19 June – The difficulty of grace
One of the reasons for focussing, in the way on one particular biblical book, and working our way through it, is that it enables to understand what is really going on in the exchange between the writer and those to whom he writes. That is a special benefit in relation to reading the book of Galatians because it is not exaggerating things too much to say that we are gathered here today in the way that we are because of the book of Galatians. The great reformer Martin Luther spoke of having wedded himself to this book. It here that he discovered, for his own desire and needs, the sense of what it means to speak of the grace of God. So we are going to try to understand over the next few months what that grace is all about – how it is different from other ways of relating to God, and what kind of ethic leads out of our experience of being embraced by God through such grace.
Out of that protestant reformation one of the great slogans was, indeed, that we are saved by grace alone. But the problem with slogans is that they get drawn out of particular historical contexts and take on a reality which is sometimes very different from what they meant in that original context. And so, for we protestants 500 years later, we often experience grace as somehow being the “easier” option – easier than the option which is being denied here, “salvation by works”. We might be given the impression that we don’t have to work very hard; God, instead, wants to embrace us. It is easier this way.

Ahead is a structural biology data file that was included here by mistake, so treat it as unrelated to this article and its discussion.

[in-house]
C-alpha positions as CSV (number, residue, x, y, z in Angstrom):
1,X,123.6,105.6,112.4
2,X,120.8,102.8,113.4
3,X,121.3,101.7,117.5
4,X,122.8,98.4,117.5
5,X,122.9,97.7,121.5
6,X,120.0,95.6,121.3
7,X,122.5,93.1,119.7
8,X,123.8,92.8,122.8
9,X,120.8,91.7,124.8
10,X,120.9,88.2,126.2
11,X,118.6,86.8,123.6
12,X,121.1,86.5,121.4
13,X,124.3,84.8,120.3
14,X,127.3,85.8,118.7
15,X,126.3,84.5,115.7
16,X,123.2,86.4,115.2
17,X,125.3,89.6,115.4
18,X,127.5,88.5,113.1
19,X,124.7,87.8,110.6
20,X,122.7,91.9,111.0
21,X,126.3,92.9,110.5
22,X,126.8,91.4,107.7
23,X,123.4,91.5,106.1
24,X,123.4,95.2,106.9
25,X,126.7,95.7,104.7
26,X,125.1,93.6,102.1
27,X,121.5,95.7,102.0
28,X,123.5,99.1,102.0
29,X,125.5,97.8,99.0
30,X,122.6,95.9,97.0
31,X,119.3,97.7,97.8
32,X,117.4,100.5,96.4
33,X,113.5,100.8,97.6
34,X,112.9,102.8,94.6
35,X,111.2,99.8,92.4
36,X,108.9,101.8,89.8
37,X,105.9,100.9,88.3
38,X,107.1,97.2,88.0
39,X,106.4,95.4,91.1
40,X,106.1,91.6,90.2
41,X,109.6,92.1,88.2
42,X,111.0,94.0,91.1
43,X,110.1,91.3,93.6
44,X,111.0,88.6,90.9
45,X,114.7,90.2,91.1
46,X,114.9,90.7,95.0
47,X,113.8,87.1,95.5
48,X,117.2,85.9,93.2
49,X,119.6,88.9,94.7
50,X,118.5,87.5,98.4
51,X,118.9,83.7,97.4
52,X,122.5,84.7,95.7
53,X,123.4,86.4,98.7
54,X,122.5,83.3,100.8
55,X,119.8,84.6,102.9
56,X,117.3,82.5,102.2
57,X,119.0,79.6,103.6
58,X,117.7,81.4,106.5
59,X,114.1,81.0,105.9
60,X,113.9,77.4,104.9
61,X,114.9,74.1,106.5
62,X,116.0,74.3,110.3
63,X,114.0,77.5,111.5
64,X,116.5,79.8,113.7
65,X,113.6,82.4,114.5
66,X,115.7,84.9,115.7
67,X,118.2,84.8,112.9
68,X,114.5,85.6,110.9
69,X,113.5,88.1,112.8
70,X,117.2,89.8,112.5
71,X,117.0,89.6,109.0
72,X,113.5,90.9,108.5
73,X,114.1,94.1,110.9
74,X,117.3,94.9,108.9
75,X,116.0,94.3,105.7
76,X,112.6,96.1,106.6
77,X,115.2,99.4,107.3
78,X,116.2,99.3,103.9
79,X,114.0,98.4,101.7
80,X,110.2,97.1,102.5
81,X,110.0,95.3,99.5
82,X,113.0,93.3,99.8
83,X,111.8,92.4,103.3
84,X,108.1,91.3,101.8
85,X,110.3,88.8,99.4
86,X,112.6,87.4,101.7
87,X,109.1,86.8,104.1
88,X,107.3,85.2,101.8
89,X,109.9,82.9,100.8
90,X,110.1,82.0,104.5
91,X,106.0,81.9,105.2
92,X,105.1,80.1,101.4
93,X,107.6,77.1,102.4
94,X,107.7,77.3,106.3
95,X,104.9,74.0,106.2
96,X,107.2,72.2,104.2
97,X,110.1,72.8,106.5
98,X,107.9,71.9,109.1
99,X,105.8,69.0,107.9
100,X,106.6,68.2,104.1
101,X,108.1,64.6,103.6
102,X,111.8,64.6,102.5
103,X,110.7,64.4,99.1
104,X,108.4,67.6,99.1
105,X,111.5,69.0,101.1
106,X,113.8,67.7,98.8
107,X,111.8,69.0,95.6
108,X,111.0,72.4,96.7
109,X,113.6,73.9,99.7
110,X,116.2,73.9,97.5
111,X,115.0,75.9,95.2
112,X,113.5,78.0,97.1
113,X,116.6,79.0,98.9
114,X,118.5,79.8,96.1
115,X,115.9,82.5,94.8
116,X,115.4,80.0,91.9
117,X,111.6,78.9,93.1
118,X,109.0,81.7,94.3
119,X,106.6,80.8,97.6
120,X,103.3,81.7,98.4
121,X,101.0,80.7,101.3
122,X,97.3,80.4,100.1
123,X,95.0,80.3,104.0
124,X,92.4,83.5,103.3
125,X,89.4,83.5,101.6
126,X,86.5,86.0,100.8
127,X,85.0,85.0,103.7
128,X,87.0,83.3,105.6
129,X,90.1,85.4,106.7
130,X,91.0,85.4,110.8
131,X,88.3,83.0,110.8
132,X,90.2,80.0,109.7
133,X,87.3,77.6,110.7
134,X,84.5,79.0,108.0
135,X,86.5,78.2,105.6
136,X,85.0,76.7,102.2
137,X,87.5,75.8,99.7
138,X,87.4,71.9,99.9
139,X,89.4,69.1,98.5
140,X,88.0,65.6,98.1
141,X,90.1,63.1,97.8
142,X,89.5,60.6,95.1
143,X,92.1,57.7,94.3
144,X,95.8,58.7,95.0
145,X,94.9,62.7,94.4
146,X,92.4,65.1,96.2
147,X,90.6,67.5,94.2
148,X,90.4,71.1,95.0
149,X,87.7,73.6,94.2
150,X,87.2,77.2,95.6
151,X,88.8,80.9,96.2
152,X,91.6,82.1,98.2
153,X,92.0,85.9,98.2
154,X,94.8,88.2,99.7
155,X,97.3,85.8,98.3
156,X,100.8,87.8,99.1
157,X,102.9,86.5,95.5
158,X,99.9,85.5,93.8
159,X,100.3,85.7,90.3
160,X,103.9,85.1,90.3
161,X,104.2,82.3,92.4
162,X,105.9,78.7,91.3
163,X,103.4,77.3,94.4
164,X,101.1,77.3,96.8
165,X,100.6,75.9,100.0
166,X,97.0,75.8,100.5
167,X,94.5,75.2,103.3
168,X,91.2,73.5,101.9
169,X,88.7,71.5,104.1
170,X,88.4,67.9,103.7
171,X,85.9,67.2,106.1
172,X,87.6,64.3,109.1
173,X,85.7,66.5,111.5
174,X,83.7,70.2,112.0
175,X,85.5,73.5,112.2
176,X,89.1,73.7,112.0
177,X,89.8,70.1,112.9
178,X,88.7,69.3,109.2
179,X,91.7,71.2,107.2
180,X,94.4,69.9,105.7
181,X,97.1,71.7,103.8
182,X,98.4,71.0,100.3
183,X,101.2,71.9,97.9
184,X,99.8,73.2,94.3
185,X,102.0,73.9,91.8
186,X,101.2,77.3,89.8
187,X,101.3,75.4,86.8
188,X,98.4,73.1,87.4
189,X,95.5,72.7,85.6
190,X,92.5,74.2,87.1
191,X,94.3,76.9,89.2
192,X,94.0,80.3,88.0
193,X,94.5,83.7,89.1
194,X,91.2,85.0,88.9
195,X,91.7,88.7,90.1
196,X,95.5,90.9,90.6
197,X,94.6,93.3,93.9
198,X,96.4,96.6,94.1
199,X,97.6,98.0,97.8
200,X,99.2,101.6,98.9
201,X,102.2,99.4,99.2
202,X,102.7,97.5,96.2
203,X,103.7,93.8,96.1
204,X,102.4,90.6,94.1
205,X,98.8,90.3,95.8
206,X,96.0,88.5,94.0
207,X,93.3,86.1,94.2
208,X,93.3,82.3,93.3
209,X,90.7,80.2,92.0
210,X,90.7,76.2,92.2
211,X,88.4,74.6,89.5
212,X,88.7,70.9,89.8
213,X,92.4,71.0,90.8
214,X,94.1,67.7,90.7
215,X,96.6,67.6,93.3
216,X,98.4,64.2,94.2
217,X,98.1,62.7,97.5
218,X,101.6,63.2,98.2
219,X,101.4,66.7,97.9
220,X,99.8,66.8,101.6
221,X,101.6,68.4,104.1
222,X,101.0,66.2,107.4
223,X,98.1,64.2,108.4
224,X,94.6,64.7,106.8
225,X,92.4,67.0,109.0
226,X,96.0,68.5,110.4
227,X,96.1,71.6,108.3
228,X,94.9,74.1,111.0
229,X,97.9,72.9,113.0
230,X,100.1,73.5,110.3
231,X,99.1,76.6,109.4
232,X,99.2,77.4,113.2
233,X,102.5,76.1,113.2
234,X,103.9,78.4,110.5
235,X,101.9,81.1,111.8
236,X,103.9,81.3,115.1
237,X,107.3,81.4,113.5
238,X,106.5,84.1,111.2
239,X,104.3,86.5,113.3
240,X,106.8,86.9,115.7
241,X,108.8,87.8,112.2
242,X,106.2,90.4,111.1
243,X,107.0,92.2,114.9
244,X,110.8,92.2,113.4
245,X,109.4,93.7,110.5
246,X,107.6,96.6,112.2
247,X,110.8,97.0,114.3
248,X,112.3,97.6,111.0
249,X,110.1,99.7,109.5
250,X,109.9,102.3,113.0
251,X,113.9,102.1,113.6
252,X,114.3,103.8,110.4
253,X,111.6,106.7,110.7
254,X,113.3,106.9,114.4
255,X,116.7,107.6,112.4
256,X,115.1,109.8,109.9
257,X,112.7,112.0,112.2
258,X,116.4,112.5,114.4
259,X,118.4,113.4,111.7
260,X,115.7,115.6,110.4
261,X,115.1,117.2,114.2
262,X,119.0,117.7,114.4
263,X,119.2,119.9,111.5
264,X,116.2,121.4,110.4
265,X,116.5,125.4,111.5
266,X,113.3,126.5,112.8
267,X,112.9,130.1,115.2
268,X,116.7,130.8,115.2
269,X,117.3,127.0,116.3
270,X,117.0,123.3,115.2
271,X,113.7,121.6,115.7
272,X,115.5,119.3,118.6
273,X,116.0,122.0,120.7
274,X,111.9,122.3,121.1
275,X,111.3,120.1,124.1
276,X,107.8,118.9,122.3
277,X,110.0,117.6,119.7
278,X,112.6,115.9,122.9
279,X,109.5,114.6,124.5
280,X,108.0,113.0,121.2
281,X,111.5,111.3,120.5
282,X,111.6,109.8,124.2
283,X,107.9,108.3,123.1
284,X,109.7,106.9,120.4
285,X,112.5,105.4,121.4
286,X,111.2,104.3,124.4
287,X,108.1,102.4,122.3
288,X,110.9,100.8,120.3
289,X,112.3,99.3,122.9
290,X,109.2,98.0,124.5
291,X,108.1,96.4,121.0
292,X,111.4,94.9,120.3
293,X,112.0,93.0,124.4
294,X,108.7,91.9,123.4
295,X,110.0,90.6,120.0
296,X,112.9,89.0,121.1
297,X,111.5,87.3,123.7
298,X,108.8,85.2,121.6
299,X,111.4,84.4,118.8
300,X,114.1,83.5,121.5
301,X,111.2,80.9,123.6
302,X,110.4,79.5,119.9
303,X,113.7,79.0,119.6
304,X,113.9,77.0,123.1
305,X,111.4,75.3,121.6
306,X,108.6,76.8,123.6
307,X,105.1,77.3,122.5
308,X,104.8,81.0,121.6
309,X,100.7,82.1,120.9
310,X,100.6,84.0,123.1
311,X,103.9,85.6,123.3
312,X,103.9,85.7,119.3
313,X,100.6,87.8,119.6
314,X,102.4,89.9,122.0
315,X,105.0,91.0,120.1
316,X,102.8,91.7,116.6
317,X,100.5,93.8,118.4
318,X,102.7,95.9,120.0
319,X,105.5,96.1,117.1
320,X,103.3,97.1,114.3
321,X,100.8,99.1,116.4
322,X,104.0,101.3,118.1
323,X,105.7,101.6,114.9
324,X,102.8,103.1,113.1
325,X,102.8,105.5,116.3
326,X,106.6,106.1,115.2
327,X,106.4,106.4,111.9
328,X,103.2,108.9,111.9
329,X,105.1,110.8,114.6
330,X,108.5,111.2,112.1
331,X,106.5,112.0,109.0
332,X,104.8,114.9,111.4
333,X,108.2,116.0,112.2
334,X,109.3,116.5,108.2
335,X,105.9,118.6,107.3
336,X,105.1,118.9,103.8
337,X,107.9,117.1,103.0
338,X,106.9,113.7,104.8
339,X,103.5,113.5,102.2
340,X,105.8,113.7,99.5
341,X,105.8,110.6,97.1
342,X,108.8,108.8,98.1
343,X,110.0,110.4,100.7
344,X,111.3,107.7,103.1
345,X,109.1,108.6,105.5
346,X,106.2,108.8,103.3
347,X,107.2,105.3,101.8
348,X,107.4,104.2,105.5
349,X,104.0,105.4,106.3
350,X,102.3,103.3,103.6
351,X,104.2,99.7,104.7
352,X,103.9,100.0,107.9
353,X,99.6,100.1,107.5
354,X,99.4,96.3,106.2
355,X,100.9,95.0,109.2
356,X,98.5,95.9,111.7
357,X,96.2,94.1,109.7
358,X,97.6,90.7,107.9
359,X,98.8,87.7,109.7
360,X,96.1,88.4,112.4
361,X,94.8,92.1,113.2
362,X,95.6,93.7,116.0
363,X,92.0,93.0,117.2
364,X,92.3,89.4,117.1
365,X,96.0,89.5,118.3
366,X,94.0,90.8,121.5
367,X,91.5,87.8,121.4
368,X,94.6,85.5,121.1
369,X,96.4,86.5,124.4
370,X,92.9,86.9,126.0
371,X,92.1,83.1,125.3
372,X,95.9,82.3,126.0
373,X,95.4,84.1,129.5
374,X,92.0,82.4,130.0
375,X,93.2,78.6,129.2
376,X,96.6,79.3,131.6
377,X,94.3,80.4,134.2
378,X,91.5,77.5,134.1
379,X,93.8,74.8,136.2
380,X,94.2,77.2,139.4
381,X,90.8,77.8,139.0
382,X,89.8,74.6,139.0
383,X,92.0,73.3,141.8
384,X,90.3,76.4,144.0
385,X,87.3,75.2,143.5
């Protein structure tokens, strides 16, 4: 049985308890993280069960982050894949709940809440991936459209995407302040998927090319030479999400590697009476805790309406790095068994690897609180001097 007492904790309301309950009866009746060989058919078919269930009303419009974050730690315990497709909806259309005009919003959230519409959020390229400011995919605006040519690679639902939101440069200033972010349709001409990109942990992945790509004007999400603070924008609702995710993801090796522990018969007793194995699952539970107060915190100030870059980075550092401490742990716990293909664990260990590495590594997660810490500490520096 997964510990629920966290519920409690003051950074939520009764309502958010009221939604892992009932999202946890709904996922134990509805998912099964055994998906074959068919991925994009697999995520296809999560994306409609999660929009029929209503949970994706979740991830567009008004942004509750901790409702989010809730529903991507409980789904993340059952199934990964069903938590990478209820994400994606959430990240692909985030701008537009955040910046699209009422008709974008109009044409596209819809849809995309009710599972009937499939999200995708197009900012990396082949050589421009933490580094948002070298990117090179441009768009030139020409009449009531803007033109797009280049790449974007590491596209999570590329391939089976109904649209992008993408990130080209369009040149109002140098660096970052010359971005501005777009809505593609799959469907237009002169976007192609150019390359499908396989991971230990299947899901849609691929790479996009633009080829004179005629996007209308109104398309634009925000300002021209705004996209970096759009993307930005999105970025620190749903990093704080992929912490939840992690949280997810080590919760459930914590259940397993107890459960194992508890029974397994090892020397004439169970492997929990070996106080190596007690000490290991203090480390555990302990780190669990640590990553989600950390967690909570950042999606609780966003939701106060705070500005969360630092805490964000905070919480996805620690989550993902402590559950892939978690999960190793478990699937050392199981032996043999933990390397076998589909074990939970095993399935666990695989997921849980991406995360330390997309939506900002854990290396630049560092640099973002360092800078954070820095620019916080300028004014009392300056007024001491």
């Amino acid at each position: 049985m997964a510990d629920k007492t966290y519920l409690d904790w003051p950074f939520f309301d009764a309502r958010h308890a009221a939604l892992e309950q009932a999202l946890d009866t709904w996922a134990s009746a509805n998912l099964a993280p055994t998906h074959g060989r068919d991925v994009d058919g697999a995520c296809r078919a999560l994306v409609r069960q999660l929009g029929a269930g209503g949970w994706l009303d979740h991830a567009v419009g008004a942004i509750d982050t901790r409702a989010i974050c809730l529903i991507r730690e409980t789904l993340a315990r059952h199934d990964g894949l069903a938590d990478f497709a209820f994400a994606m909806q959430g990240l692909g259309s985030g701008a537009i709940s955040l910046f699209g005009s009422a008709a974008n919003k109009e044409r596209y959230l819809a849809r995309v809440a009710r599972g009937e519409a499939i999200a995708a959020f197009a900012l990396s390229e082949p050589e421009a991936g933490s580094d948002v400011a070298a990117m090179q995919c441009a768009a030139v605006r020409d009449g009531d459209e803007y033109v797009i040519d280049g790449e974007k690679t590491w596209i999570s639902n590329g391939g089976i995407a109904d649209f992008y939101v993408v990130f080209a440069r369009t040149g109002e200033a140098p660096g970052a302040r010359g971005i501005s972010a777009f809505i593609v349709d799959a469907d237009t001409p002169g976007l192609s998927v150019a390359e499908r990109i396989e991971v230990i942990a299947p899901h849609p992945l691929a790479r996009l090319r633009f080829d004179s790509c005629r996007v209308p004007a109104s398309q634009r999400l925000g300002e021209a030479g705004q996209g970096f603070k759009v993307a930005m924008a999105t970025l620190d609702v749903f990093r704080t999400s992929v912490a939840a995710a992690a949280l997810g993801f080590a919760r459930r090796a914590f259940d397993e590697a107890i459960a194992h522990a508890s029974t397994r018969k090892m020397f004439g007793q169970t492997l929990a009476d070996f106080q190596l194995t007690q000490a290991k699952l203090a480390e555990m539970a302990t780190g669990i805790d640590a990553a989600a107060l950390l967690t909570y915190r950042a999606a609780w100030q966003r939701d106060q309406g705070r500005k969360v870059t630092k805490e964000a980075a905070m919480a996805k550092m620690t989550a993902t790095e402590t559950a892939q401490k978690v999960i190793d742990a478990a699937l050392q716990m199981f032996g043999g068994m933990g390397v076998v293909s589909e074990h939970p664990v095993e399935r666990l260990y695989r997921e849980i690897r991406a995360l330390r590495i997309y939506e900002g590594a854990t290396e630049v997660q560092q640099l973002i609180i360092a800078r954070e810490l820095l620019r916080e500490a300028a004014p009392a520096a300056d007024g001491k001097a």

Paul himself knew of this reading of grace. He was himself accused of trying to please people rather than please God. His doctrine of grace rather than works was heard as letting people off the hook. The particular point of conflict – the point of conflict really for the New Testament, as the gospel begins to spread from Palestine into the wider Roman and Greek world, was the question of circumcision: certainly for those Gentile men who were becoming Christians, a difficult “work”! Paul is being heard so say, You don’t need to worry about that, and so is being heard to be saying, There is an easier way.